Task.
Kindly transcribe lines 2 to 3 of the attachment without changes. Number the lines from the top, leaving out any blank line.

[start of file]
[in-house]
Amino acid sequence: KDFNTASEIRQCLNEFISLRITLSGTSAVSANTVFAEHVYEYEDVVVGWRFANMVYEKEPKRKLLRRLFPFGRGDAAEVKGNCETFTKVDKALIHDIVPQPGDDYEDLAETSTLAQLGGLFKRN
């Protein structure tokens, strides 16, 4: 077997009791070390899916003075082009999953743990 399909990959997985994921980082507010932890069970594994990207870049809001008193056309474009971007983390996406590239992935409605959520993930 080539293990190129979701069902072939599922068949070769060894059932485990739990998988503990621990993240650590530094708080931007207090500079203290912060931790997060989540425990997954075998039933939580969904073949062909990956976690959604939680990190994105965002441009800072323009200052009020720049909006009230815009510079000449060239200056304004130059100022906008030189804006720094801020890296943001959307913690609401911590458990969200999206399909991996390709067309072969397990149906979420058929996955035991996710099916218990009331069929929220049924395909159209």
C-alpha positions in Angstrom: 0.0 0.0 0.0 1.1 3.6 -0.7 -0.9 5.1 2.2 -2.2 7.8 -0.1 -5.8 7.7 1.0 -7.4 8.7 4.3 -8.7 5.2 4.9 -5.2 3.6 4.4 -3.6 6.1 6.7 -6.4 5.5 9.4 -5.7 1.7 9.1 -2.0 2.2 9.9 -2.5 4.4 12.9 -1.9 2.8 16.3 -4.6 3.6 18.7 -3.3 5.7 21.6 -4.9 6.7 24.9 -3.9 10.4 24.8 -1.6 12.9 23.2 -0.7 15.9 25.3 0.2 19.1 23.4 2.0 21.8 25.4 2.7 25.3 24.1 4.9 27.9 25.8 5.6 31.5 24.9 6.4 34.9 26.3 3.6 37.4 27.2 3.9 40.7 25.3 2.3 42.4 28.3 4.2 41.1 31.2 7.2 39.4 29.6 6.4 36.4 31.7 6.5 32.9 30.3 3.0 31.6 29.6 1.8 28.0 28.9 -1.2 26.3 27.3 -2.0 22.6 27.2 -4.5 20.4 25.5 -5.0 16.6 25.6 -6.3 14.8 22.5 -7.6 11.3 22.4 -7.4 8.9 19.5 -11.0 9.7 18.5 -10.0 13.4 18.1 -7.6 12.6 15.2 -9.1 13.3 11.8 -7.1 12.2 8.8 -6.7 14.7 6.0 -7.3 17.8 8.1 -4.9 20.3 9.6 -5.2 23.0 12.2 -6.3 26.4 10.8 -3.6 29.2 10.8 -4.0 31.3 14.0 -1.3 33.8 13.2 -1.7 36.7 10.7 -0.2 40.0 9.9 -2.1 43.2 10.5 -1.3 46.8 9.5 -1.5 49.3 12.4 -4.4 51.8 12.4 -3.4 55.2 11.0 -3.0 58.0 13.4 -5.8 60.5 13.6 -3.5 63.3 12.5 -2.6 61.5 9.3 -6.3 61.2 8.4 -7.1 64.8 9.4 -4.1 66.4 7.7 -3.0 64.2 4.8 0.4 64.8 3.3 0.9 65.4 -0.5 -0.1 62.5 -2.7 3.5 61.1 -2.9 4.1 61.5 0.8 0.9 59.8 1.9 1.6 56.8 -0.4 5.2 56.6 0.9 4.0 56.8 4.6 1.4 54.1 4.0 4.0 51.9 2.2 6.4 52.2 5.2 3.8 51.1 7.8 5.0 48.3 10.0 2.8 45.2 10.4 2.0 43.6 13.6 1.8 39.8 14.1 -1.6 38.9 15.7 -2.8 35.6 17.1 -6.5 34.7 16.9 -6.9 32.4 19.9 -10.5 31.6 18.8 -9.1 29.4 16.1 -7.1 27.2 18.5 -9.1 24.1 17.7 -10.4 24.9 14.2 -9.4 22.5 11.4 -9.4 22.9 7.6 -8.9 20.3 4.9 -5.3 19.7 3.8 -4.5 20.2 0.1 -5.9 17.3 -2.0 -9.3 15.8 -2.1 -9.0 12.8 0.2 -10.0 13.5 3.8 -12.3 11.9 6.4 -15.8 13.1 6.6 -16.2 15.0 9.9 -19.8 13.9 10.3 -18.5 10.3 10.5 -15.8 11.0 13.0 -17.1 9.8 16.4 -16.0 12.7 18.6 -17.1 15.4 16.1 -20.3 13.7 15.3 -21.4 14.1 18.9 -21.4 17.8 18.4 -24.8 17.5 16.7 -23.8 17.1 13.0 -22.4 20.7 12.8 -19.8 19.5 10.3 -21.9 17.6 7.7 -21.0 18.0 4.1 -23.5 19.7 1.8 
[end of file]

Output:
Amino acid sequence: KDFNTASEIRQCLNEFISLRITLSGTSAVSANTVFAEHVYEYEDVVVGWRFANMVYEKEPKRKLLRRLFPFGRGDAAEVKGNCETFTKVDKALIHDIVPQPGDDYEDLAETSTLAQLGGLFKRN
């Protein structure tokens, strides 16, 4: 077997009791070390899916003075082009999953743990 399909990959997985994921980082507010932890069970594994990207870049809001008193056309474009971007983390996406590239992935409605959520993930 080539293990190129979701069902072939599922068949070769060894059932485990739990998988503990621990993240650590530094708080931007207090500079203290912060931790997060989540425990997954075998039933939580969904073949062909990956976690959604939680990190994105965002441009800072323009200052009020720049909006009230815009510079000449060239200056304004130059100022906008030189804006720094801020890296943001959307913690609401911590458990969200999206399909991996390709067309072969397990149906979420058929996955035991996710099916218990009331069929929220049924395909159209």